In yet another instance of “is it artwork, or is it vandalism?,” (see artnet News reports on Prada Marfa and recent incidents involving work by Banksy and Ai Weiwei) the ruins of a traditional Scottish blackhouse believed to be the remains of an ancient nunnery has been painted with white stripes, reports the Scotsman.
Known locally as “the houses of the black women” in reference to the nuns who are said to have once lived there, the crumbling structure, located at Mealista in Uig on the Isle of Lewis, could be up to 500 years old.
According to Mark Miller Mundy, the local who discovered the paint job, this is not an isolated incident. In an interview with the Scotsman, he described the graffiti as “the latest example of a growing trend for visitors to create environmental sculptures in the landscape of Uig, which they then leave behind when they depart.”
If the three vertical stripes of white paint placed at regular intervals along the stone foundation of the blackhouse were truly intended as art, the artist has yet to step forward and claim responsibility.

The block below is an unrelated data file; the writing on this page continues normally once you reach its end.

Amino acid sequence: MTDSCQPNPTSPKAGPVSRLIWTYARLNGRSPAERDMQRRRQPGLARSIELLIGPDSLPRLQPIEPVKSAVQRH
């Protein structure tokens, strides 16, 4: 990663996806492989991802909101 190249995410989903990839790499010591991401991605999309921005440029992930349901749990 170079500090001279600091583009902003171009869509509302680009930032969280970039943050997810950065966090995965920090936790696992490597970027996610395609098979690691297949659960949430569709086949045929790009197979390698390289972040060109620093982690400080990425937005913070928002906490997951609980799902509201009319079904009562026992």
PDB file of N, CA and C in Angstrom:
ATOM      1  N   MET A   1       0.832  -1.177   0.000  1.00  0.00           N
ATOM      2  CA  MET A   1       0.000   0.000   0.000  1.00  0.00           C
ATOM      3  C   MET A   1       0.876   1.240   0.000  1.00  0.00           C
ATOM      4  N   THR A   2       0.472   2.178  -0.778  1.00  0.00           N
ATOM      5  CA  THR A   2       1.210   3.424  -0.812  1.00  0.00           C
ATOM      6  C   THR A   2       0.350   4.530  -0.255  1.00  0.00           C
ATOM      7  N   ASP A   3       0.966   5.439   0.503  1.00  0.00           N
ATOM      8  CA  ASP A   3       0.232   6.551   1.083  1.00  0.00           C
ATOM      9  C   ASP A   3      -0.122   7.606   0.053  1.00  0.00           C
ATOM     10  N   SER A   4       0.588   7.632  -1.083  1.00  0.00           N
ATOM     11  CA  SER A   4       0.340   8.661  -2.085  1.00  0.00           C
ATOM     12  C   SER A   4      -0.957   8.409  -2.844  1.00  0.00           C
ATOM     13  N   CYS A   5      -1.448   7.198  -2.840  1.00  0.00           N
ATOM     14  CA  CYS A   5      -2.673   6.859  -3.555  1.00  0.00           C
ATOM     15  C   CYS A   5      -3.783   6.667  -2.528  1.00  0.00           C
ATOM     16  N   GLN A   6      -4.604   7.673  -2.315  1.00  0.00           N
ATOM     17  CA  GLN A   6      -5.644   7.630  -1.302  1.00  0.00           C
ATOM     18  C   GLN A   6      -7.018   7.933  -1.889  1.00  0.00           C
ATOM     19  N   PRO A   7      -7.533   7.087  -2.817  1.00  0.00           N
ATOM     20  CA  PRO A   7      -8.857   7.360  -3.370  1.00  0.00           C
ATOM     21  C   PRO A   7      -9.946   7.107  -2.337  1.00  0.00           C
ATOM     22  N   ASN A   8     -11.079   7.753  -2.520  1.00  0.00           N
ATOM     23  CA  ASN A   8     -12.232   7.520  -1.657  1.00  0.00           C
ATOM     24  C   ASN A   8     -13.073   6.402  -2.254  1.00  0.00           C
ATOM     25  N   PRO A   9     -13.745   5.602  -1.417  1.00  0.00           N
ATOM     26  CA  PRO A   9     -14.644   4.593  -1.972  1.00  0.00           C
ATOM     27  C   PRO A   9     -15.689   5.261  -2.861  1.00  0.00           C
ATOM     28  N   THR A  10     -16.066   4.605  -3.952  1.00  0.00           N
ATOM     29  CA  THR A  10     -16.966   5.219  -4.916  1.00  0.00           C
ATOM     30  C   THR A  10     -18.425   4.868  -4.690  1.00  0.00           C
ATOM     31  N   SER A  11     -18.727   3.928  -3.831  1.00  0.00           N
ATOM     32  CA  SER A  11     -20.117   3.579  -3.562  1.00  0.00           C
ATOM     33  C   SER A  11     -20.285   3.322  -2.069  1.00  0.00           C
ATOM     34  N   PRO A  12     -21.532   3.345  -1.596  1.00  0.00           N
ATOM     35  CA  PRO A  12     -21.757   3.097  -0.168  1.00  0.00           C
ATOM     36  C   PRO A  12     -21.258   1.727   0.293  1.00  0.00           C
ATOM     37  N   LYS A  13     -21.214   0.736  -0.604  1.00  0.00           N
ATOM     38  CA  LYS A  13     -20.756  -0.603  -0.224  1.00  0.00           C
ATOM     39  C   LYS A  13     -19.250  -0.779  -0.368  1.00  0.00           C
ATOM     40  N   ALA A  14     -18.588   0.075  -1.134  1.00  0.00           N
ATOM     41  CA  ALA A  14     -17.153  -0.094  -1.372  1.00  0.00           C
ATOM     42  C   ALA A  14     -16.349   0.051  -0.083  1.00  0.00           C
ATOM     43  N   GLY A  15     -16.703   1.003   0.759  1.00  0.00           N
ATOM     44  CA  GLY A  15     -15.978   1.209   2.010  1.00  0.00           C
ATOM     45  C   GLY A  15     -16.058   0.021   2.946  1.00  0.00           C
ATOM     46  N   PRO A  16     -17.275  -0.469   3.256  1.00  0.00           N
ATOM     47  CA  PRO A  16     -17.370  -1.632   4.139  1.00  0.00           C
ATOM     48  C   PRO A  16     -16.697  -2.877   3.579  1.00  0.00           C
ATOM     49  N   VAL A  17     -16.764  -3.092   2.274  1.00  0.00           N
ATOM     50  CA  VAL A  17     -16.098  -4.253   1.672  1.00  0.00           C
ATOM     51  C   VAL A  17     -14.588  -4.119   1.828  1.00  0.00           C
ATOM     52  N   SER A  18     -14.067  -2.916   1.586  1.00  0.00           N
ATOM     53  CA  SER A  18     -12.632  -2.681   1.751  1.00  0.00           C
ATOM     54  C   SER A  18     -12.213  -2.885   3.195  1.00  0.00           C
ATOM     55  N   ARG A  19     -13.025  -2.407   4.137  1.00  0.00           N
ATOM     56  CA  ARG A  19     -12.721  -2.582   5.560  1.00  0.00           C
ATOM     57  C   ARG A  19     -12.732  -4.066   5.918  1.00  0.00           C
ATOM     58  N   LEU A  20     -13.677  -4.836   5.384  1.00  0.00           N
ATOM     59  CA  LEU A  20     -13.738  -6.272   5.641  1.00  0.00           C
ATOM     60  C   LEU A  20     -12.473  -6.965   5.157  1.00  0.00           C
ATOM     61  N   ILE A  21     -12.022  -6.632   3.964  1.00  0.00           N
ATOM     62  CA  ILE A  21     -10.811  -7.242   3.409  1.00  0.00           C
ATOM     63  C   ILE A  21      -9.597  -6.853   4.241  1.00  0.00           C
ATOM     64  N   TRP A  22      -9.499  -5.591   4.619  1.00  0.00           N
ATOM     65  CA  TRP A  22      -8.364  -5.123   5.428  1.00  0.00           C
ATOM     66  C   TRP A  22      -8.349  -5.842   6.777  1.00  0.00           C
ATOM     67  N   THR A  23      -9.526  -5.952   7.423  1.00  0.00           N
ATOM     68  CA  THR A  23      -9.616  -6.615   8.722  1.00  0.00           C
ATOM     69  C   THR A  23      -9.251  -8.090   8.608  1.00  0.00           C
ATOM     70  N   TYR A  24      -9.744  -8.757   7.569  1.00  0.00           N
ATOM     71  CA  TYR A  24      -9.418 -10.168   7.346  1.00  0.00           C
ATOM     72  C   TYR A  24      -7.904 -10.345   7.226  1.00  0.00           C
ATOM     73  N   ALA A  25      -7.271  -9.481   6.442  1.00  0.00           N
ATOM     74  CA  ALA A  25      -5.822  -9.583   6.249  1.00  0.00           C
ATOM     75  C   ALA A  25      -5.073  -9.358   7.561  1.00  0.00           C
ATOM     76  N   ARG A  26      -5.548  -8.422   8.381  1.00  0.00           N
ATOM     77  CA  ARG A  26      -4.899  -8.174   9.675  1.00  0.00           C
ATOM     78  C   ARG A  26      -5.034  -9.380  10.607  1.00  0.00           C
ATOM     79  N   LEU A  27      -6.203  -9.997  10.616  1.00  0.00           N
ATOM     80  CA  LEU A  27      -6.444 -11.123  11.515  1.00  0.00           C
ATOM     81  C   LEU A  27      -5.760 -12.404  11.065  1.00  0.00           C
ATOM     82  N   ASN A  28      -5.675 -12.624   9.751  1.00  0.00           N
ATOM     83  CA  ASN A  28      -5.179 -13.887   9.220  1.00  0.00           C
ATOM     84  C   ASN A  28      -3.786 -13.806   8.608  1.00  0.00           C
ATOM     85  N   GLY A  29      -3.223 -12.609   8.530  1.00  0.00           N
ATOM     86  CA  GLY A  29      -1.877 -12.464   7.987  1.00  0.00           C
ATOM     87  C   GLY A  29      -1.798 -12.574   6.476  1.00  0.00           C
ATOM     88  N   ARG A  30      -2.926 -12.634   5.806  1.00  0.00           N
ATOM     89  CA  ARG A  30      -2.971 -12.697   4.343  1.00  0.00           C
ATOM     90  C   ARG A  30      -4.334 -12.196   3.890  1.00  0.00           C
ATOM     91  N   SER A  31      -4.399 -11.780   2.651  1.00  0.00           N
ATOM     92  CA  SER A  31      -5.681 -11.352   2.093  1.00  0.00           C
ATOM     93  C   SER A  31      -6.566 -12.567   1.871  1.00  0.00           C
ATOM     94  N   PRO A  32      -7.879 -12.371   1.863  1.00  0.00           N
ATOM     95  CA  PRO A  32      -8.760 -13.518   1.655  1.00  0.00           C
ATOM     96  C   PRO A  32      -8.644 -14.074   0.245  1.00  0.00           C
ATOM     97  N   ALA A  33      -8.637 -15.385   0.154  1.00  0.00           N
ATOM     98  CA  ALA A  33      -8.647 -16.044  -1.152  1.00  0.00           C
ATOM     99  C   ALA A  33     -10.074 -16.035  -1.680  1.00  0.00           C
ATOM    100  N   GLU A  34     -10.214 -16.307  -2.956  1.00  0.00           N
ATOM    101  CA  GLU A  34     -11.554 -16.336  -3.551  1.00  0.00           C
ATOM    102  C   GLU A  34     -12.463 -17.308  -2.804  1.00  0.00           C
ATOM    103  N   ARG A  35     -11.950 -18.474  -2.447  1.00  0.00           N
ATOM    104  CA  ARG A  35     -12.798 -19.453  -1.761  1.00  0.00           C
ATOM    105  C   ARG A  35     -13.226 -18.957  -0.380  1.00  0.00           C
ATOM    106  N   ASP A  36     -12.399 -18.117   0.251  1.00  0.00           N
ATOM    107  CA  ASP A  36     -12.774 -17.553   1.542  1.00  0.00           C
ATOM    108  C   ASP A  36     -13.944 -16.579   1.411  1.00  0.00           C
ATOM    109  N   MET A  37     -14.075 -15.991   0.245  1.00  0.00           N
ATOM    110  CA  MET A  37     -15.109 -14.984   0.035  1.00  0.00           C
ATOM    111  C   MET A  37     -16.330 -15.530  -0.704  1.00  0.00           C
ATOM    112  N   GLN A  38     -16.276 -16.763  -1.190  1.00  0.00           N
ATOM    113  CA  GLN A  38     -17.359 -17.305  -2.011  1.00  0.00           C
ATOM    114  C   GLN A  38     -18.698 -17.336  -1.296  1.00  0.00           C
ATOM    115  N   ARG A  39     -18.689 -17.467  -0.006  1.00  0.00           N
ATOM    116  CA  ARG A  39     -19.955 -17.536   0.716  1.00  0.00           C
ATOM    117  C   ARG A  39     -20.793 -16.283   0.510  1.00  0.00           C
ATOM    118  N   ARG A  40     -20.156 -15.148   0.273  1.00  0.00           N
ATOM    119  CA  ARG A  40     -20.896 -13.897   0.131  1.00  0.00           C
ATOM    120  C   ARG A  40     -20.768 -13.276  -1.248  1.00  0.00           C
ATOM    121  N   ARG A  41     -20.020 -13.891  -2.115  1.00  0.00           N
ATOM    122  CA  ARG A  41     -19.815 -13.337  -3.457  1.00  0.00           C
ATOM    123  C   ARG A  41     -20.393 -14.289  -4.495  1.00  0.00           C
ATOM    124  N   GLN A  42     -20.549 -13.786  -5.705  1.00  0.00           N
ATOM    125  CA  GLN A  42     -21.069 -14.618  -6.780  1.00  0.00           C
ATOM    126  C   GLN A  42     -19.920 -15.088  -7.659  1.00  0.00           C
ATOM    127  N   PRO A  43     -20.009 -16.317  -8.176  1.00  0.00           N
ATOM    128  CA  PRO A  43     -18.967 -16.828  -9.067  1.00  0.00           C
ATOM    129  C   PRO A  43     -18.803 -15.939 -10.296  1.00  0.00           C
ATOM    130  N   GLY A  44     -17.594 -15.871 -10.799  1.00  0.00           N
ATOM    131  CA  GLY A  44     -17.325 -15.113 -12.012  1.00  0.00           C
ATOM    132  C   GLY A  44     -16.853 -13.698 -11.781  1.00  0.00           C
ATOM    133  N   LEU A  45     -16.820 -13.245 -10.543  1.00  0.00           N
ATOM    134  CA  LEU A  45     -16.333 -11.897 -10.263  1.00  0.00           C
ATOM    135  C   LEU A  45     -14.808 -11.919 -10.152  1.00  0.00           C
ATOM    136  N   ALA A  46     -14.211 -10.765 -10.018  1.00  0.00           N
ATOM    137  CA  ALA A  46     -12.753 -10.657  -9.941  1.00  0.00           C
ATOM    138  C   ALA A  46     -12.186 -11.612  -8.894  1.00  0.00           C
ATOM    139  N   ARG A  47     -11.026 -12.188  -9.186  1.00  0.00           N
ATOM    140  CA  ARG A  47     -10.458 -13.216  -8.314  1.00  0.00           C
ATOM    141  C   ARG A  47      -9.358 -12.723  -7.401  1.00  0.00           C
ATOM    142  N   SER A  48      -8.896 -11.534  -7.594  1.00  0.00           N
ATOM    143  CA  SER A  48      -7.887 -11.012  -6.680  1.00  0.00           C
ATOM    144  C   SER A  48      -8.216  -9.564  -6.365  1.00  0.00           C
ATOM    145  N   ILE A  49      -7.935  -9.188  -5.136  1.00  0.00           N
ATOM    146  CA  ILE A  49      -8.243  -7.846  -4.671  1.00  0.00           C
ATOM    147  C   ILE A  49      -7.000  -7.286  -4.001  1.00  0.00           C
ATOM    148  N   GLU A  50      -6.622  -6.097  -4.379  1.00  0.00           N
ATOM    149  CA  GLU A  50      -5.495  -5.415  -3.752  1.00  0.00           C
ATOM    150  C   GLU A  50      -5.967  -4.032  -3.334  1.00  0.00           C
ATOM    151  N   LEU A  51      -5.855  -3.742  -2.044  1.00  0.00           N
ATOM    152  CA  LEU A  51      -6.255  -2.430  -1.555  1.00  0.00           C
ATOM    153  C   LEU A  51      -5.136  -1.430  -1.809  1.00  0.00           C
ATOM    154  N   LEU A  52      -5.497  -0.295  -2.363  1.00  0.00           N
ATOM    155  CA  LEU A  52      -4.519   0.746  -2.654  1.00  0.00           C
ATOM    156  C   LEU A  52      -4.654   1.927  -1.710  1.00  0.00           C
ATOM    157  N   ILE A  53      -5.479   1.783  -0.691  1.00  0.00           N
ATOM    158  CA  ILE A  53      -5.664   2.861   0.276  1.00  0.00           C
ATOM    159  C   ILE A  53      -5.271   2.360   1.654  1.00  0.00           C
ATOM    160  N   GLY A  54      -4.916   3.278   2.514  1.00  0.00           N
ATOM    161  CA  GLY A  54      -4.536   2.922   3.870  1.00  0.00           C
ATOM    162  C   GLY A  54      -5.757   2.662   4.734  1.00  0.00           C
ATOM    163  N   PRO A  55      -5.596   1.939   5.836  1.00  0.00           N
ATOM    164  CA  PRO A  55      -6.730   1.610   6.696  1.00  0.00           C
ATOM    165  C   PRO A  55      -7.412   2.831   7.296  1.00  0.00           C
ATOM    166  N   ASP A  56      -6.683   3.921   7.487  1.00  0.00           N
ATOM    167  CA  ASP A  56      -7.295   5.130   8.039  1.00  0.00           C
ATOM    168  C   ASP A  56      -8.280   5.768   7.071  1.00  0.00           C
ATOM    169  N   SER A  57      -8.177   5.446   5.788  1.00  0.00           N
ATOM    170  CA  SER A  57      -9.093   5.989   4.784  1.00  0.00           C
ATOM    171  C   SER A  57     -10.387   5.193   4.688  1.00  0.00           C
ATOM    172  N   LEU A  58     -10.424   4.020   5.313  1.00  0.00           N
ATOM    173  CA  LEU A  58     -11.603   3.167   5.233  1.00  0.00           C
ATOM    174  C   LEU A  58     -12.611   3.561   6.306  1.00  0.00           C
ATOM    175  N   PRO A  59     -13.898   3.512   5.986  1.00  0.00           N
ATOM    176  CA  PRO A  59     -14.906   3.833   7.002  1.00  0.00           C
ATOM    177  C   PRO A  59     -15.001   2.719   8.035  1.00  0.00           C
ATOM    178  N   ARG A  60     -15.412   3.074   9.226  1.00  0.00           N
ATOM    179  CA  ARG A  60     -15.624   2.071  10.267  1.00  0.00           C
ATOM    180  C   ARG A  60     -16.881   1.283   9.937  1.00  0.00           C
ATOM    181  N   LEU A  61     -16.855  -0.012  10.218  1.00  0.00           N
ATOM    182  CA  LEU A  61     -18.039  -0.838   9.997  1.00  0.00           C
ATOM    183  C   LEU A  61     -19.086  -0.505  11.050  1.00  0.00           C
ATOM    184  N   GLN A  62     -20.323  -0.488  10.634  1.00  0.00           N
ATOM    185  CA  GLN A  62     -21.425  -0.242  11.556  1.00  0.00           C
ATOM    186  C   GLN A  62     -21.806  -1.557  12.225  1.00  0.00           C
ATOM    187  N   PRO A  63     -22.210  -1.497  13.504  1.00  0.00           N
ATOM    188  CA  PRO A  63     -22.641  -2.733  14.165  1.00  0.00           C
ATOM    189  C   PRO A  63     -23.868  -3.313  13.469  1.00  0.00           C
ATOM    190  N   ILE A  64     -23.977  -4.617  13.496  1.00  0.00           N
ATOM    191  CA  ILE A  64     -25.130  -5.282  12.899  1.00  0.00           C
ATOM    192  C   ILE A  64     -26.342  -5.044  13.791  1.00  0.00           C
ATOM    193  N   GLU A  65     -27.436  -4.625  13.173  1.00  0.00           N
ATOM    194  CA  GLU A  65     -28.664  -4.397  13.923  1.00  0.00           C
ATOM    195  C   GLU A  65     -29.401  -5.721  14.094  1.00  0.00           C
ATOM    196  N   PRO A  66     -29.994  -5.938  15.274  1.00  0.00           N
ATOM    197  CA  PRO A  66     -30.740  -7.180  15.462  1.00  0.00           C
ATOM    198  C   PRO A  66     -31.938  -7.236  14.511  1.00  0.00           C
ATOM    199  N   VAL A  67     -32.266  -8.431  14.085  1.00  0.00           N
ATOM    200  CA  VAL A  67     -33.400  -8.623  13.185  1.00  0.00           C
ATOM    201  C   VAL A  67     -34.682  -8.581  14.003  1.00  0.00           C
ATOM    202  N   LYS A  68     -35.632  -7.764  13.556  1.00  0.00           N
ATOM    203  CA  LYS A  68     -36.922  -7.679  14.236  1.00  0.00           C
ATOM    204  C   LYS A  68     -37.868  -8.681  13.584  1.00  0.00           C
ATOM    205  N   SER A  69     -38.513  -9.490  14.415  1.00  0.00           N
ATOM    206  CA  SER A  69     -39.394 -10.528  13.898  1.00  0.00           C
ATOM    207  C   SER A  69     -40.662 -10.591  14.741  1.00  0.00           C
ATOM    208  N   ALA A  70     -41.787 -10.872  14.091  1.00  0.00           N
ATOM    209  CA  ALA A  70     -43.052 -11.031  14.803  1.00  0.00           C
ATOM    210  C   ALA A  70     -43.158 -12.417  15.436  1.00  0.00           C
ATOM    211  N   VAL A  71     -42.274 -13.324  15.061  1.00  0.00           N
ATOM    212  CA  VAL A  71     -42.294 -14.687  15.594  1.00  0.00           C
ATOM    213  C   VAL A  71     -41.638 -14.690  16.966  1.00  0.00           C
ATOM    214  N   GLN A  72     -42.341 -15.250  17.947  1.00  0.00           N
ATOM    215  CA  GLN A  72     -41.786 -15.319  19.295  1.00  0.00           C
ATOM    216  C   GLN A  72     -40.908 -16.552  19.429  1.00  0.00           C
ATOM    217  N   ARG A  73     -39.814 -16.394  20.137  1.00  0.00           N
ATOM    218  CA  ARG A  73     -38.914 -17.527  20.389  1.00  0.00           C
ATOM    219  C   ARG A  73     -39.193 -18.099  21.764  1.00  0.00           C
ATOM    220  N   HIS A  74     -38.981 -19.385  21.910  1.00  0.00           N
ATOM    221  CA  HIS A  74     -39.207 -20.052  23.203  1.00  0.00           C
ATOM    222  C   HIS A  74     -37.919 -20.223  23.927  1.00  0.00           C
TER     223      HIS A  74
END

That makes Jan Hogarth, the environmental creative director of Wide Open, which organizes creative public art programs throughout rural Scotland, skeptical. “It is very unusual for this to happen without any consultation with the local community. Usually there is a story behind the work,” she told the Scotsman. “Usually an artist doing environmental art would speak to the custodians of the building involved.”
“We were not notified about this particular piece of art being created,” confirmed John MacIver, chairman of Uig Historical Society, while speaking to the Scotsman. He went on to note that “whoever is responsible obviously took great care in what they were doing.”
Whatever the intention of the party responsible, the people of Uig are none too pleased with the alterations to the historic site. “These blackhouses hold a special significance to the community,” added MacIver. “Anything seen as vandalism is distressing.”
“Perhaps part of the idea is to do it anonymously,” speculated Hogarth. “We may find out from any publicity who this artist is.”Follow artnet News on Facebook.